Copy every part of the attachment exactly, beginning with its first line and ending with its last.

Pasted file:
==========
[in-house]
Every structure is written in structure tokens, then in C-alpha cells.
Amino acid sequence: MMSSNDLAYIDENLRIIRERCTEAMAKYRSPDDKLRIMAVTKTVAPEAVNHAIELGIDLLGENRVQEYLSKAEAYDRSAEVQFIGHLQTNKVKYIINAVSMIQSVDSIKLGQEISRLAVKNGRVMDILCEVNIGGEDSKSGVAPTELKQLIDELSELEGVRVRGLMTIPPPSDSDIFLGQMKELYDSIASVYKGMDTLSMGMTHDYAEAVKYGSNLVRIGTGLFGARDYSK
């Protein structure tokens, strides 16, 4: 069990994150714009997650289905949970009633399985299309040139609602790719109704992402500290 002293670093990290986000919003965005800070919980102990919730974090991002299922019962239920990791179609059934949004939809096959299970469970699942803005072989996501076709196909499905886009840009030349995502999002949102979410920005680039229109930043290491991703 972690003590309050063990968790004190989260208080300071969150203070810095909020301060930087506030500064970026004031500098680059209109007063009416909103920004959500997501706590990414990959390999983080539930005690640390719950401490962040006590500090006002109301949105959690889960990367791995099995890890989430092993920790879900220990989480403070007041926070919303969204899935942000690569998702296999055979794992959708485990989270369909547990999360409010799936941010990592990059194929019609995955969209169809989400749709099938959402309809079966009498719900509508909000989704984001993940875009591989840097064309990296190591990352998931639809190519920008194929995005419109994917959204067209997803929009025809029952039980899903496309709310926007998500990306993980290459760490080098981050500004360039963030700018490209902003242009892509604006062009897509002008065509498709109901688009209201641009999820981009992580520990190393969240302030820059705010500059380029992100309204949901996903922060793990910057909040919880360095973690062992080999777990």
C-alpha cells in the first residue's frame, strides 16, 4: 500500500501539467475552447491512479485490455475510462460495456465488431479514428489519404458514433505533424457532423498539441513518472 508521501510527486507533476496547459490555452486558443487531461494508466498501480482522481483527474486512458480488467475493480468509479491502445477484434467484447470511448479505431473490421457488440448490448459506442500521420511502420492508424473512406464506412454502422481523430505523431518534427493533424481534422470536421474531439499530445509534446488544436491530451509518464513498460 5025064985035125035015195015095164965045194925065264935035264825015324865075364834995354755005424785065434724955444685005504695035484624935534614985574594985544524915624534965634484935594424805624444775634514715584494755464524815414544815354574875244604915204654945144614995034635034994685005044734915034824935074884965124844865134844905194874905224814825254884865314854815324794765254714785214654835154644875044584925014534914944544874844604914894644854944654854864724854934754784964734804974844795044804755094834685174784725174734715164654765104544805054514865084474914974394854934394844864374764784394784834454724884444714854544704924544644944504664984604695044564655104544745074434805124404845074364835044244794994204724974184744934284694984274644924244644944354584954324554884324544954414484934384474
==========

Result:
[in-house]
Every structure is written in structure tokens, then in C-alpha cells.
Amino acid sequence: MMSSNDLAYIDENLRIIRERCTEAMAKYRSPDDKLRIMAVTKTVAPEAVNHAIELGIDLLGENRVQEYLSKAEAYDRSAEVQFIGHLQTNKVKYIINAVSMIQSVDSIKLGQEISRLAVKNGRVMDILCEVNIGGEDSKSGVAPTELKQLIDELSELEGVRVRGLMTIPPPSDSDIFLGQMKELYDSIASVYKGMDTLSMGMTHDYAEAVKYGSNLVRIGTGLFGARDYSK
């Protein structure tokens, strides 16, 4: 069990994150714009997650289905949970009633399985299309040139609602790719109704992402500290 002293670093990290986000919003965005800070919980102990919730974090991002299922019962239920990791179609059934949004939809096959299970469970699942803005072989996501076709196909499905886009840009030349995502999002949102979410920005680039229109930043290491991703 972690003590309050063990968790004190989260208080300071969150203070810095909020301060930087506030500064970026004031500098680059209109007063009416909103920004959500997501706590990414990959390999983080539930005690640390719950401490962040006590500090006002109301949105959690889960990367791995099995890890989430092993920790879900220990989480403070007041926070919303969204899935942000690569998702296999055979794992959708485990989270369909547990999360409010799936941010990592990059194929019609995955969209169809989400749709099938959402309809079966009498719900509508909000989704984001993940875009591989840097064309990296190591990352998931639809190519920008194929995005419109994917959204067209997803929009025809029952039980899903496309709310926007998500990306993980290459760490080098981050500004360039963030700018490209902003242009892509604006062009897509002008065509498709109901688009209201641009999820981009992580520990190393969240302030820059705010500059380029992100309204949901996903922060793990910057909040919880360095973690062992080999777990």
C-alpha cells in the first residue's frame, strides 16, 4: 500500500501539467475552447491512479485490455475510462460495456465488431479514428489519404458514433505533424457532423498539441513518472 508521501510527486507533476496547459490555452486558443487531461494508466498501480482522481483527474486512458480488467475493480468509479491502445477484434467484447470511448479505431473490421457488440448490448459506442500521420511502420492508424473512406464506412454502422481523430505523431518534427493533424481534422470536421474531439499530445509534446488544436491530451509518464513498460 5025064985035125035015195015095164965045194925065264935035264825015324865075364834995354755005424785065434724955444685005504695035484624935534614985574594985544524915624534965634484935594424805624444775634514715584494755464524815414544815354574875244604915204654945144614995034635034994685005044734915034824935074884965124844865134844905194874905224814825254884865314854815324794765254714785214654835154644875044584925014534914944544874844604914894644854944654854864724854934754784964734804974844795044804755094834685174784725174734715164654765104544805054514865084474914974394854934394844864374764784394784834454724884444714854544704924544644944504664984604695044564655104544745074434805124404845074364835044244794994204724974184744934284694984274644924244644944354584954324554884324544954414484934384474